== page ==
The photographer was a seasoned operator in South Asia. So when she set forth on an assignment in India, she knew how to guard against gropers: dress modestly in jeans secured with a thick belt and take along a male companion. All those preparations failed, however, when an unruly crowd surged and swept away her colleague. She was pushed into a ditch, where several men set upon her, tearing at her clothes and baying for sex. They ripped the buttons off her shirt and set to work on her trousers.

“My first thought was my cameras,” recalls the photographer, who asked to remain anonymous. “Then it was, ‘Oh my God, I’m going to be raped.’ ” With her faced pressed into the soil, she couldn’t shout for help, and no one would have heard her anyway above the mob’s taunts. Suddenly a Good Samaritan in the crowd pulled the photographer by the camera straps several yards to the feet of some policemen who had been watching the scene without intervening. They sneered at her exposed chest, but escorted her to safety.

Alone in her hotel room that night, the photographer recalls, she cried, thinking, “What a bloody way to make a living.“ She didn’t inform her editors, however. “I put myself out there equal to the boys. I didn’t want to be seen in any way as weaker.”

Women have risen to the top of war and foreign reportage. They run bureaus in dodgy places and do jobs that are just as dangerous as those that men do. But there is one area where they differ from the boys–sexual harassment and rape. Female reporters are targets in lawless places where guns are common and punishment rare. Yet the compulsion to be part of the macho club is so fierce that women often don’t tell their bosses. Groping hands and lewd come-ons are stoically accepted as part of the job, especially in places where western women are viewed as promiscuous. War zones in particular seem to invite unwanted advances, and sometimes the creeps can be the drivers, guards, and even the sources that one depends on to do the job. Often they are drunk. But female journalists tend to grit their teeth and keep on working, unless it gets worse.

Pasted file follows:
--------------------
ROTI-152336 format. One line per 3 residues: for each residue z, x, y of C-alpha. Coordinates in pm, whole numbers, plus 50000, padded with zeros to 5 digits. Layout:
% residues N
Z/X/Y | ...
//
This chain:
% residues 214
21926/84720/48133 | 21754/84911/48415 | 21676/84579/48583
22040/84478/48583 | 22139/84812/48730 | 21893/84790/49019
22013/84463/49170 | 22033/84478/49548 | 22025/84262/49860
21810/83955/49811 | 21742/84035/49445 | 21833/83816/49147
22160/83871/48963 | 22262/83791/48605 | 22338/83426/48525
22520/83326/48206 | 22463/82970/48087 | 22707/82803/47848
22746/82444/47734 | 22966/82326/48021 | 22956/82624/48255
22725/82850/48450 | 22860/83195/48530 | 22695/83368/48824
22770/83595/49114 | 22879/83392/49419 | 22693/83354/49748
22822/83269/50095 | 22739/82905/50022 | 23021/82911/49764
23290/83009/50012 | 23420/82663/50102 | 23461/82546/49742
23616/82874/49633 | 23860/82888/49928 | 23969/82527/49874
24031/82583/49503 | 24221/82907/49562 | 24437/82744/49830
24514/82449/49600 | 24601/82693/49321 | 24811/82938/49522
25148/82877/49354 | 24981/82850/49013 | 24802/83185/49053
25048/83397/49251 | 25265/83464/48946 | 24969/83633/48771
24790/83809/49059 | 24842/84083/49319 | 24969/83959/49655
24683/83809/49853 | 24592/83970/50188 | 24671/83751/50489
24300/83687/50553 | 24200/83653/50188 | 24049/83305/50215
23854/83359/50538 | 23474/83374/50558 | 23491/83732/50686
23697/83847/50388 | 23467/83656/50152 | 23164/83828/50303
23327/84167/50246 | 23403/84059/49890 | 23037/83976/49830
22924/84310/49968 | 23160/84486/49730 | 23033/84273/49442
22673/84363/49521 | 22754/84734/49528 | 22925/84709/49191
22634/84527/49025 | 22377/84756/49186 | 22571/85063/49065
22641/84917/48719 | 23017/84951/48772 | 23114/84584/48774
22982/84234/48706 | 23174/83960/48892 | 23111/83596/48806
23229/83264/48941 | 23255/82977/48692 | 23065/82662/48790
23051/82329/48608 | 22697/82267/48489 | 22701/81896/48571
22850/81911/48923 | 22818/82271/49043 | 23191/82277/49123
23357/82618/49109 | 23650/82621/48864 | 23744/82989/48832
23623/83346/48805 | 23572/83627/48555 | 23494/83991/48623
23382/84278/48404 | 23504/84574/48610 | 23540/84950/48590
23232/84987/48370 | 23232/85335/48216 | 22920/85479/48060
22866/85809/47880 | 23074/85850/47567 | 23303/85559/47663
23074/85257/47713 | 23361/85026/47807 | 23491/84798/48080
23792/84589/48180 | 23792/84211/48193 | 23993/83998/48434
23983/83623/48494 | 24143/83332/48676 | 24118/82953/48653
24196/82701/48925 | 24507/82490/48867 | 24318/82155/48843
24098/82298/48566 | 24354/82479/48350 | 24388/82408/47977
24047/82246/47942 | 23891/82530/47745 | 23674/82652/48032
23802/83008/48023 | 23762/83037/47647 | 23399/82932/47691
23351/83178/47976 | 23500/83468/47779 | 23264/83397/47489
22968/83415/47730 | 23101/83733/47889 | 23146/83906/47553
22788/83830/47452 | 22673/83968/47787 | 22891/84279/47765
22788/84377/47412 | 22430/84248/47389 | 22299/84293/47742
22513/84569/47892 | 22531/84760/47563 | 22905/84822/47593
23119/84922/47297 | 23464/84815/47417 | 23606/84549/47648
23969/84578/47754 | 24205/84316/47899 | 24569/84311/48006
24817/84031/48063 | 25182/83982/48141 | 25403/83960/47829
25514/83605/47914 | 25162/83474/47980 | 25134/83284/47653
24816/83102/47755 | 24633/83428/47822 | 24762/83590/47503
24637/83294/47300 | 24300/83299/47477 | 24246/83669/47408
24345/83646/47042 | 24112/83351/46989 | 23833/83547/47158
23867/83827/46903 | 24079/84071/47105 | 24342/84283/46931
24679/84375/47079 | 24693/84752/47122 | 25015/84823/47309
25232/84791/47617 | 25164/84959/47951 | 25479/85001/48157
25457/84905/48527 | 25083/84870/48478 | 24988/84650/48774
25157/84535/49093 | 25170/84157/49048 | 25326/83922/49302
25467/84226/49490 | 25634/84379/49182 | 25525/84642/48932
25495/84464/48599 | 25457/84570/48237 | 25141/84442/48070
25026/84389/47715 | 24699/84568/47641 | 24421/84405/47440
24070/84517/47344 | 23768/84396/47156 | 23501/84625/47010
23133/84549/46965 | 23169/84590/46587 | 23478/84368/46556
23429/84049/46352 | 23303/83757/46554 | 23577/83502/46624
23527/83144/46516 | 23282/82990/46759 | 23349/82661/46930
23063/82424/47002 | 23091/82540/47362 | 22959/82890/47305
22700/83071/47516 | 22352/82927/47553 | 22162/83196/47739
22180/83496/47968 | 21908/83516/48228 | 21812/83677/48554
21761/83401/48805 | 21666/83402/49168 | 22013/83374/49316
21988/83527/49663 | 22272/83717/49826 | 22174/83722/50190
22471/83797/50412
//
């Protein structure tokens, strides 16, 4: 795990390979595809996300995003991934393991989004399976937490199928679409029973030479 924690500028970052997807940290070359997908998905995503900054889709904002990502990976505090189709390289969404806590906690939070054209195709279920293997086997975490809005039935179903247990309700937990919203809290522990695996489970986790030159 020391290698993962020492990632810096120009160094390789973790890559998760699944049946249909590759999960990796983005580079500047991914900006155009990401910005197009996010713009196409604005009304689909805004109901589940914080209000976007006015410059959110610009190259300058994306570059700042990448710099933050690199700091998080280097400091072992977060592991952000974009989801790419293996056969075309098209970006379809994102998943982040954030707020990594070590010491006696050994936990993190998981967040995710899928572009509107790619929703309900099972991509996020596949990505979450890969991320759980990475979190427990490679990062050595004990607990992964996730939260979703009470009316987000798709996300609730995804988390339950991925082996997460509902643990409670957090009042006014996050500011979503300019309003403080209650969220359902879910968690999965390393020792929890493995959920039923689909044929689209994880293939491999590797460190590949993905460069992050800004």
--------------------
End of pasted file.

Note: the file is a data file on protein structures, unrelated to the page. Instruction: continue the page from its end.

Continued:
Because of the secrecy around sexual assaults, it’s hard to judge their frequency. Yet I know of a dozen such assaults, including one suffered by a man. Eight of the cases involve forced intercourse, mostly in combat zones. The perpetrators included hotel employees, support staff, colleagues, and the very people who are paid to guarantee safety–policemen and security guards. None of the victims want to be named. For many women, going public can cause further distress. In the words of an American correspondent who awoke in her Baghdad compound to find her security guard’s head in her lap, “I don’t want it out there, for people to look at me and think, ‘Hmmm. This guy did that to her, yuck.’ I don’t want to be viewed in my worst vulnerability.”

The only attempt to quantify this problem has been a slim survey of female war reporters published two years ago by the International News Safety Institute, based in Brussels. Of the twenty-nine respondents who took part, more than half reported sexual harassment on the job. Two said they had experienced sexual abuse. But even when the abuse is rape, few correspondents tell anyone, even friends. The shame runs so deep–and the fear of being pulled off an assignment, especially in a time of shrinking budgets, is so strong–that no one wants intimate violations to resound in a newsroom.

Rodney Pinder, the director of the institute, was struck by how some senior newswomen he approached after the 2005 survey were reluctant to take a stand on rape. “The feedback I got was mainly that women didn’t want to be seen as ‘special’ cases for fear that, a) it affected gender equality and b) it hindered them getting assignments,” he says.

Caroline Neil, who has done safety training with major networks over the past decade, agrees. “The subject has been swept under the carpet. It’s something people don’t like to talk about.”

Judith Matloff is a contributing editor to the Columbia Journalism Review. She is a veteran foreign correspondent, who teaches a course on conflict reporting at Columbia, and is the author of Fragments of a Forgotten War and Home Girl.